William Lane Craig (Reasonable Faith)
Insults can be much more subtle, posing dangers for the visitor unschooled in local custom as well as dilemmas for the insider familiar with the etiquette of honor. Part of the give-andtake of honor cultures, their “dialectic of challenge and riposte” as one sociologist puts it (Bourdieu, 1966: 197), is that people issue ambiguous affronts that force the recipient to choose between appearing excessively sensitive, on the one hand, or insufficiently manly, on the other (Pitt-Rivers, 1966:28).
Mark Cooney (Warriors and Peacemakers: How Third Parties Shape Violence)
Musicians, especially those who are women, are often dogged by the assumption that they are singing from a personal perspective. Perhaps it is a carelessness on the audience’s part, or an entrenched cultural assumption that the female experience can merely encompass the known, the domestic, the ordinary. When a woman sings a nonpersonal narrative, listeners and watchers must acknowledge that she’s not performing as herself, and if she’s not performing as herself, then it’s not her who is wooing us, loving us. We don’t get to have her because we don’t know exactly who she is. An audience doesn’t want female distance, they want female openness and accessibility, familiarity that validates femaleness. Persona for a man is equated with power; persona for a woman makes her less of a woman, more distant and unknowable, and thus threatening. When men sing personal songs, they seem sensitive and evolved; when women sing personal songs, they are inviting and vulnerable, or worse, catty and tiresome.
Carrie Brownstein (Hunger Makes Me a Modern Girl: A Memoir)
If we suggest that it is okay to make fun of everything except certain aspects of Islam because Muslims are much more sensitive than the rest of the population, isn’t that discrimination? Shouldn’t we treat the second largest religion in France exactly as we treat the first? It’s time to put an end to the revolting paternalism of the white, middle-class, “leftist” intellectual trying to coexist with these “poor, subliterate wretches.” “'I’m educated; obviously I get that 'Charlie Hebdo' is a humor newspaper because, first, I’m very intelligent, and second, it’s my culture. But you—well, you haven’t quite mastered nuanced thinking yet, so I’ll express my solidarity by fulminating against Islamaphobic cartoons and pretending not to understand them. I will lower myself to your level to show you that I like you. And if I need to convert to Islam to get even closer to you, I’ll do it!” These pathetic demagogues just have a ravenous need for recognition and a formidable domination fantasy to fulfill.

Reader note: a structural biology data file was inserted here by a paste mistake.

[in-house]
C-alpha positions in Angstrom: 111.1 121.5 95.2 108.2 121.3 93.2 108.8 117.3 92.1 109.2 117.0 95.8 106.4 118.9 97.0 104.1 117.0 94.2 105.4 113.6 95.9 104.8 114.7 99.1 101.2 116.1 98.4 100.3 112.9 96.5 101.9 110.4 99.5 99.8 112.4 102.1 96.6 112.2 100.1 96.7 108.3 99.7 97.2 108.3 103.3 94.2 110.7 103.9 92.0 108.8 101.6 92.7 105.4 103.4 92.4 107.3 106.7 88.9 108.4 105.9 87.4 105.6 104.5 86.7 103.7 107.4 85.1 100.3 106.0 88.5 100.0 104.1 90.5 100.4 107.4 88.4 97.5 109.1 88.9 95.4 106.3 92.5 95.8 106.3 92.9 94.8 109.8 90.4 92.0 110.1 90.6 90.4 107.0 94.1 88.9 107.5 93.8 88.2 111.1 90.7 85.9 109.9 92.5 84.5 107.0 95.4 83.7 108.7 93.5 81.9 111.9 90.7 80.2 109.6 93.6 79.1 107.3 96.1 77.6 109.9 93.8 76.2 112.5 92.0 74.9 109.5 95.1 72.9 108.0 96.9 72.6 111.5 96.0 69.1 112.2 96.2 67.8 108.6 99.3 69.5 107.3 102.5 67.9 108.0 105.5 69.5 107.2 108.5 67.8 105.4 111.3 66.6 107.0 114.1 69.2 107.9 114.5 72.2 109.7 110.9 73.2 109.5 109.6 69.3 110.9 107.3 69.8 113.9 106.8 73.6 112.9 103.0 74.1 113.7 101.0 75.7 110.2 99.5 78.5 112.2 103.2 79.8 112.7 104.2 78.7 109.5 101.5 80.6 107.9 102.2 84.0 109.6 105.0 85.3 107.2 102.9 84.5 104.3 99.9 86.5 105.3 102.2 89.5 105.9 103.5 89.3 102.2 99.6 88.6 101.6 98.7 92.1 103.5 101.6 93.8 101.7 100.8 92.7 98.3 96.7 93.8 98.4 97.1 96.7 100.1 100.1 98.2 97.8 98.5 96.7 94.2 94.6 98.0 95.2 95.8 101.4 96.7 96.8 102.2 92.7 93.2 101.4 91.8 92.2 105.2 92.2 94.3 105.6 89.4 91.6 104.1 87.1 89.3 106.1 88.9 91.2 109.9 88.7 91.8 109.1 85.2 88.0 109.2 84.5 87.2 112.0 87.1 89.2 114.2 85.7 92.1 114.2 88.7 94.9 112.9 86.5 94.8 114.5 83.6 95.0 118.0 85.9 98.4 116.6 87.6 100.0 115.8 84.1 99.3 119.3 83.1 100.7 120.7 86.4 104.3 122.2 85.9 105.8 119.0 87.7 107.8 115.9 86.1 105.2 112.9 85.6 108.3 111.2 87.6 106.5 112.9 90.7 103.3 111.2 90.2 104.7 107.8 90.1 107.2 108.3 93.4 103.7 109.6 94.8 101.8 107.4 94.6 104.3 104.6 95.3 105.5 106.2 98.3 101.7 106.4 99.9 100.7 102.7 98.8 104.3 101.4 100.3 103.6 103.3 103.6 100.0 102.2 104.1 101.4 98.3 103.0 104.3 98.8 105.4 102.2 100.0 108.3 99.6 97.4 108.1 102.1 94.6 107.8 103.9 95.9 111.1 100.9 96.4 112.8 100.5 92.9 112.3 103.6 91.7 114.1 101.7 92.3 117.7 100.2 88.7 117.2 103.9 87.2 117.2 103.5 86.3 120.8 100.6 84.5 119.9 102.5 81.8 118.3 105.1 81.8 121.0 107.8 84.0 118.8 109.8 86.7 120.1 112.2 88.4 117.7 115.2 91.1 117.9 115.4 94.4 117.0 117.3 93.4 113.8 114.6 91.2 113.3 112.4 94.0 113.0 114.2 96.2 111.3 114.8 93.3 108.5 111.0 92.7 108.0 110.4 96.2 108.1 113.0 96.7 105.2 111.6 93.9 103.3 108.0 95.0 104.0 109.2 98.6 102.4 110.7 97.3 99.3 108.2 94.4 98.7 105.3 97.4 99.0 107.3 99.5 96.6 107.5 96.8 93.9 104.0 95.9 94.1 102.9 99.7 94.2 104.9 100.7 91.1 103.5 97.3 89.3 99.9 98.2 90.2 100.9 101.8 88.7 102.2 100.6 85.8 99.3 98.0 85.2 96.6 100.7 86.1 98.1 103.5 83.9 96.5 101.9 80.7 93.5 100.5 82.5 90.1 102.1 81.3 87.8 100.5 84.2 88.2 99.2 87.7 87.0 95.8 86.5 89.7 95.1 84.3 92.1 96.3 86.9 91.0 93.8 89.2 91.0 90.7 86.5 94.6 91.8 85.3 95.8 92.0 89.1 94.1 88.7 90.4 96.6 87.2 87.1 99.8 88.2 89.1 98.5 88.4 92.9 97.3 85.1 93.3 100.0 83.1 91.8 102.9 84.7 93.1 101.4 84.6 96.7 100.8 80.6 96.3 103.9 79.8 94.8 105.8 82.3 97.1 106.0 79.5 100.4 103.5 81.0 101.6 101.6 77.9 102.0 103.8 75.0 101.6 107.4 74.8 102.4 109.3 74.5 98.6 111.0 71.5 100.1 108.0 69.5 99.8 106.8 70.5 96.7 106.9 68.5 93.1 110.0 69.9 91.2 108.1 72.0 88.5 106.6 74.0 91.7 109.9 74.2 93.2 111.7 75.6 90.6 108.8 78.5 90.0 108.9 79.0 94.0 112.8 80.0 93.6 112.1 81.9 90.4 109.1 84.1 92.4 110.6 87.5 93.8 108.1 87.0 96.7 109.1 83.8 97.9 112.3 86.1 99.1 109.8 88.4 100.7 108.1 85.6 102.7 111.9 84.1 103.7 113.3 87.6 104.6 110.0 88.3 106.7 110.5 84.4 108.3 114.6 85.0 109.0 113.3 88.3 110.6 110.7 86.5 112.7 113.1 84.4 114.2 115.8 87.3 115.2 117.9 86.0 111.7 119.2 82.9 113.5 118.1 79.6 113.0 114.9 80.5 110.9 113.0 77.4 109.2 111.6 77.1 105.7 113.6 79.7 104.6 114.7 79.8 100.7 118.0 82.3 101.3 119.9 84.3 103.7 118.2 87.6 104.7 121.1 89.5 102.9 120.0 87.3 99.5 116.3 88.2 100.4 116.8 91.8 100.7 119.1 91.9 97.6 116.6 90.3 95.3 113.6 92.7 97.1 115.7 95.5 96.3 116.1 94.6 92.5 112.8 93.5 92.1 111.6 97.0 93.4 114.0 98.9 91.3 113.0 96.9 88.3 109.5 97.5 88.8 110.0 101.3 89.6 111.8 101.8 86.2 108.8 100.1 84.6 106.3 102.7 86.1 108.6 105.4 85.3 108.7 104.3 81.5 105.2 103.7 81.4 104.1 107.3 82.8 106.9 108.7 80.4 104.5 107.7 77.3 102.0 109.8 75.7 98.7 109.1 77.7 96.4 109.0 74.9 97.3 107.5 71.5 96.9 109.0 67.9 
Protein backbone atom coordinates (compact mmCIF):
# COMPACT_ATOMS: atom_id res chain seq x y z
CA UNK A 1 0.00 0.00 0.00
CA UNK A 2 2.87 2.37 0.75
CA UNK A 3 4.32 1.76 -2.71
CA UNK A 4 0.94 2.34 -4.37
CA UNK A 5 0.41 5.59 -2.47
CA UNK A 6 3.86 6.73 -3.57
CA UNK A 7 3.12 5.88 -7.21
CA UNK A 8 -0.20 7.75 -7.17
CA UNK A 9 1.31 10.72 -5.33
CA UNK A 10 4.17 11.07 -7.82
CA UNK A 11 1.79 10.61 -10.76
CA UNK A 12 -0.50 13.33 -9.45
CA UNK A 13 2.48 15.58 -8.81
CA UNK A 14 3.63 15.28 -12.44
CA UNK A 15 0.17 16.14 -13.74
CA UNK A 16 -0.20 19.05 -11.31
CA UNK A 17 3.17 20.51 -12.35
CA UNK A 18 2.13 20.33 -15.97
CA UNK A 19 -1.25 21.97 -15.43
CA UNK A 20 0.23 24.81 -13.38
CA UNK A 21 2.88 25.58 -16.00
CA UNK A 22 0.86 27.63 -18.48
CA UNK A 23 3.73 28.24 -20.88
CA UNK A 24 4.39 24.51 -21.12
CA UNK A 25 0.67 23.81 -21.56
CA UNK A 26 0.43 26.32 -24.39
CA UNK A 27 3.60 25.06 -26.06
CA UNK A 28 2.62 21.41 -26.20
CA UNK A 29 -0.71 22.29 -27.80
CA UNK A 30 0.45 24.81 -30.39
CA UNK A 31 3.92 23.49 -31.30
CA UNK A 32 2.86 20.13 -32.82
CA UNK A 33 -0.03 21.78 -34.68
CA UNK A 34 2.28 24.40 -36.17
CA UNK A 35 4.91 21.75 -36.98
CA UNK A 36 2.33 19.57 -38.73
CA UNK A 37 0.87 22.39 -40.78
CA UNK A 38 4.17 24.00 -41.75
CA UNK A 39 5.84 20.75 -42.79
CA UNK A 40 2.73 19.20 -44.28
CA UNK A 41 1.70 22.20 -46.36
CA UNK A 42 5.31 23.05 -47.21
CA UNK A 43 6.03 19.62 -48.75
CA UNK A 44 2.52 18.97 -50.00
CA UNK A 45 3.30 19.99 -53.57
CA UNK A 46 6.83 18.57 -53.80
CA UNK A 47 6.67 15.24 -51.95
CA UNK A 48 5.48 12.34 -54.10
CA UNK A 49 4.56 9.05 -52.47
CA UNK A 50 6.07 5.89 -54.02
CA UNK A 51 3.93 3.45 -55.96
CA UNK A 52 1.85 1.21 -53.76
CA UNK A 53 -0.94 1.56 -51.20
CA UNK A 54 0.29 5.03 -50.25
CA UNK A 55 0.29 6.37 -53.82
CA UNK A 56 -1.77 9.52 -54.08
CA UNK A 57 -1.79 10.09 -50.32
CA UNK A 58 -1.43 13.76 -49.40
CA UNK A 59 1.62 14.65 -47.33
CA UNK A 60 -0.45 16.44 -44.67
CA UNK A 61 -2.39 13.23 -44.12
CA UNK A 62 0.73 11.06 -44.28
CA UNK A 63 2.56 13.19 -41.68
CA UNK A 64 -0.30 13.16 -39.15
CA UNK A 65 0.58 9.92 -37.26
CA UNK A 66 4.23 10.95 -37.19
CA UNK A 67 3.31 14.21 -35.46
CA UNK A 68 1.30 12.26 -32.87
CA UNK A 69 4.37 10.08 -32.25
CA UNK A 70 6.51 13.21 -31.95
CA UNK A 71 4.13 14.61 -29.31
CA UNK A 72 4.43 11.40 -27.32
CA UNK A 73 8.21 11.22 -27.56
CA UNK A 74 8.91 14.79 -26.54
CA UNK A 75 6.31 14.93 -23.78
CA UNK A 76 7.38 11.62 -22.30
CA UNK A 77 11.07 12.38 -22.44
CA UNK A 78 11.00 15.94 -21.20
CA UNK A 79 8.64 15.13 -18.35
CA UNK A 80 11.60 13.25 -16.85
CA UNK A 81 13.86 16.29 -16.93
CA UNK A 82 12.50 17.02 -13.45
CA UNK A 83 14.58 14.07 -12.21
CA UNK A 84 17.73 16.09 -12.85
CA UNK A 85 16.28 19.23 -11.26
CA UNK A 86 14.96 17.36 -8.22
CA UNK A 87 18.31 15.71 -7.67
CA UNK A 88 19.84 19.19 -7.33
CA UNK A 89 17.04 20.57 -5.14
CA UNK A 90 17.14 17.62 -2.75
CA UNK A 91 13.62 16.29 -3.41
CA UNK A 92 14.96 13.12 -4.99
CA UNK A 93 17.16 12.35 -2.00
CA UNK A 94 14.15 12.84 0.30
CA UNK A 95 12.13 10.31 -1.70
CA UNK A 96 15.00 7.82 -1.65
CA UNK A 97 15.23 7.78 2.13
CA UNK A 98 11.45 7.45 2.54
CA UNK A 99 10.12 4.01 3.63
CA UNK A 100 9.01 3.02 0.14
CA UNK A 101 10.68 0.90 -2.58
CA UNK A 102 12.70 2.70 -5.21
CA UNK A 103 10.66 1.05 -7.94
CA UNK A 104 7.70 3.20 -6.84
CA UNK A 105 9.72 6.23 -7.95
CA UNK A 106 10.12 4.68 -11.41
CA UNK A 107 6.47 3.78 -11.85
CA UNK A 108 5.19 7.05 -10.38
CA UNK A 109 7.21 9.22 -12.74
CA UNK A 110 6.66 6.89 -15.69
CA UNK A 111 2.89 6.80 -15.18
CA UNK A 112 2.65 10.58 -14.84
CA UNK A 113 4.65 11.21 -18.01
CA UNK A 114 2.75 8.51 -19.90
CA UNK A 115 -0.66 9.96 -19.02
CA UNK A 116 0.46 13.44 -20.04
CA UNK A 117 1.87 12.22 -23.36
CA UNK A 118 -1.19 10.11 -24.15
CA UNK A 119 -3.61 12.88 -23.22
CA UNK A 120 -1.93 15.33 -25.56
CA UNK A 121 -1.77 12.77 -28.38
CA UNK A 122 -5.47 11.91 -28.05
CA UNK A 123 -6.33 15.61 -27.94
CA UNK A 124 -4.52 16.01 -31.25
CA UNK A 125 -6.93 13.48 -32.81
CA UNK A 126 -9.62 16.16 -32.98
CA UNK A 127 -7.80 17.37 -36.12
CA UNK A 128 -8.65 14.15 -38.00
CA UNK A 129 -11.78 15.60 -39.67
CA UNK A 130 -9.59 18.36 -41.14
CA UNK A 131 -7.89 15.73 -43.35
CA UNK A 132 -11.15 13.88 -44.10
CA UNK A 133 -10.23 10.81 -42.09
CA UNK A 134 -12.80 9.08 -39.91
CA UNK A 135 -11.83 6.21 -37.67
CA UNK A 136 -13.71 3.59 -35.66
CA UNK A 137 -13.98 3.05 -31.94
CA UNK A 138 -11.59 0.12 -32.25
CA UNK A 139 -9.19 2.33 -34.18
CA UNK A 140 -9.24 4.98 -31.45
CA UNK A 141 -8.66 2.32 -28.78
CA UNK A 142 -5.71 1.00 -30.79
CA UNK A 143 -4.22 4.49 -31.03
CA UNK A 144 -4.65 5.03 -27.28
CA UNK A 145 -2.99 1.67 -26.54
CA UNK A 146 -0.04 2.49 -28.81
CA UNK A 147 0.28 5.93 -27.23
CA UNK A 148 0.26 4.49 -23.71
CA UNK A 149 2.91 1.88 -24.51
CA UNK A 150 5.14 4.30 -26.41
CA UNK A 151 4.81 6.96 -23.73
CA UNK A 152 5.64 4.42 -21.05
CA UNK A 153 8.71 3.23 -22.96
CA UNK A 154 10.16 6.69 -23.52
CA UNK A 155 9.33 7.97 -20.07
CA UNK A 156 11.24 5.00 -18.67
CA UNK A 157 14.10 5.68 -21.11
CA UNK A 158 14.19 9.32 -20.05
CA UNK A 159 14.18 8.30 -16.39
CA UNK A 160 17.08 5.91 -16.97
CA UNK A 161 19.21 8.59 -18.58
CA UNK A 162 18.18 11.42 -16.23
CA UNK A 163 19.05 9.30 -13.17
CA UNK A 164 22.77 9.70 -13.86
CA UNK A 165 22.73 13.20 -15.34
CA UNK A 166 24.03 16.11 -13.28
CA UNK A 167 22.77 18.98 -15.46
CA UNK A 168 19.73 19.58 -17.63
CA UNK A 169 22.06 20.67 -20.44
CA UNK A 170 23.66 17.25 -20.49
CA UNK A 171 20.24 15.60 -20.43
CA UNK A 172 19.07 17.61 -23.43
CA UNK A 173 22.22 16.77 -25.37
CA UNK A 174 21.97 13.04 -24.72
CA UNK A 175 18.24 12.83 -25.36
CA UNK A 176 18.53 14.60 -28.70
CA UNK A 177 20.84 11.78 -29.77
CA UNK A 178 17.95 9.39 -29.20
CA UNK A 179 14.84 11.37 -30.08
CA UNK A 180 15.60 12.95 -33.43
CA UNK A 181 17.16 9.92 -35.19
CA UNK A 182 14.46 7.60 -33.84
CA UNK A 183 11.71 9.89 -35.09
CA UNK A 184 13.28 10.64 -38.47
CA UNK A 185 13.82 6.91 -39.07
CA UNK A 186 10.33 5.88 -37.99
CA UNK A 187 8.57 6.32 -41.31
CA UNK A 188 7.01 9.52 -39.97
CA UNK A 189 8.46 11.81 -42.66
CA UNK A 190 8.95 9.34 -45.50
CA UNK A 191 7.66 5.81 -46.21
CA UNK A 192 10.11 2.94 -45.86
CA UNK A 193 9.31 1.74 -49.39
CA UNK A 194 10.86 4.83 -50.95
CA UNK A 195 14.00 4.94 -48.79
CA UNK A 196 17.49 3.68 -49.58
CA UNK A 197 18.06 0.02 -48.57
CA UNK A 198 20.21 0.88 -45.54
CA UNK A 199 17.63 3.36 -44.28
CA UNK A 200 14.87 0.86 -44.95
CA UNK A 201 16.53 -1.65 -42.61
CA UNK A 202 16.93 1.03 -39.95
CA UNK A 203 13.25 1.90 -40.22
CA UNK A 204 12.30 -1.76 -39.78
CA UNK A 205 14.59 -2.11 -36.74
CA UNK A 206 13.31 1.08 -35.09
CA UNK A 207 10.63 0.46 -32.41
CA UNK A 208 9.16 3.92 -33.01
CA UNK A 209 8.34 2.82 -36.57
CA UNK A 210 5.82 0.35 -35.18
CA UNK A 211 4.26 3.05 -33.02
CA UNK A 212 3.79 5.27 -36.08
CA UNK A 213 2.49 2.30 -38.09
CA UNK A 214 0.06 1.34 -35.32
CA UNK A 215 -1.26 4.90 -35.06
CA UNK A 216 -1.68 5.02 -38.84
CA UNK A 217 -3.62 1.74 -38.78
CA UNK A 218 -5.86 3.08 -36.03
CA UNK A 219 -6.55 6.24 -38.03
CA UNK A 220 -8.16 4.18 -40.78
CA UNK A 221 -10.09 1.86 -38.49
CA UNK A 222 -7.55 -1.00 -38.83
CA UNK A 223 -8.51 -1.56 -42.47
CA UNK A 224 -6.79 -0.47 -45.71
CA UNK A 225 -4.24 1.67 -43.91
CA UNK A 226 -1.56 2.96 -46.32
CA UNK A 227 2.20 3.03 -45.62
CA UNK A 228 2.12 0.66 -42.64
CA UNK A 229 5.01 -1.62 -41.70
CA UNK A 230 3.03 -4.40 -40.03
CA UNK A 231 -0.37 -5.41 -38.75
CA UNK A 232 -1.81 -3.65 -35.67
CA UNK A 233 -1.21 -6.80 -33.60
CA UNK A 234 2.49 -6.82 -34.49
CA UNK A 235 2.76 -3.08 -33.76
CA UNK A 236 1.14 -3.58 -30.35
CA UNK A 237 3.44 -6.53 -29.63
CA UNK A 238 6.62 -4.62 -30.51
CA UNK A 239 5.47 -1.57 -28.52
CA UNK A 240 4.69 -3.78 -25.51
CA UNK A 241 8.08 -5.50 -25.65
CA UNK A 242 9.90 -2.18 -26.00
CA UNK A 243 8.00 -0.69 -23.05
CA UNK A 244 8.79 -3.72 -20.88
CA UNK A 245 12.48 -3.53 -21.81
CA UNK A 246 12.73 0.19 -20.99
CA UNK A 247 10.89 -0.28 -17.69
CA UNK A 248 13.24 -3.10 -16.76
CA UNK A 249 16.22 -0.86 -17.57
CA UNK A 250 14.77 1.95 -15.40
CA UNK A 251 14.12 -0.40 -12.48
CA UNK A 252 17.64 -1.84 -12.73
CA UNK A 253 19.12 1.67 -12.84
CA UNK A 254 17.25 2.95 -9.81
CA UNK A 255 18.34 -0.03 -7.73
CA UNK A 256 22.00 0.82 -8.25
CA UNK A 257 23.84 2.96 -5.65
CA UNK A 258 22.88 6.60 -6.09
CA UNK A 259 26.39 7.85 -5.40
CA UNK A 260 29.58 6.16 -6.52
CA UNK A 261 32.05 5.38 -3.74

Charb (Open Letter: On Blasphemy, Islamophobia, and the True Enemies of Free Expression)
In general, the values of our culture require that perspectives remain unintegrated—for once it is integrated, a perspective gives us sensitivity rather than leverage; kinship rather than ownership; responsibility rather than power; and an attentiveness to the present rather than to schemata. Our patrifocal culture warns that such sensitivities are hindrances to our willpower—and we learn our lessons early, so that our resistance to the integration we so desperately need is often too subtle to notice.
Philip Shepherd (New Self, New World: Recovering Our Senses in the Twenty-First Century)
But you see, most of us are concerned with revolt within the prison; we want better food, a little more light, a larger window so that we can see a little more of the sky. We are concerned with whether the outcaste should enter the temple or not; we want to break down this particular caste, and in the very breaking down of one caste we create another, a “superior” caste; so we remain prisoners, and there is no freedom in prison. Freedom lies outside the walls, outside the pattern of society; but to be free of that pattern you have to understand the whole content of it, which is to understand your own mind. It is the mind that has created the present civilization, this tradition-bound culture or society and, without understanding your own mind, merely to revolt as a communist, a socialist, this or that, has very little meaning. That is why it is very important to have self-knowledge, to be aware of all your activities, your thoughts and feelings; and this is education, is it not? Because when you are fully aware of yourself your mind becomes very sensitive, very alert.
J. Krishnamurti (Think on These Things)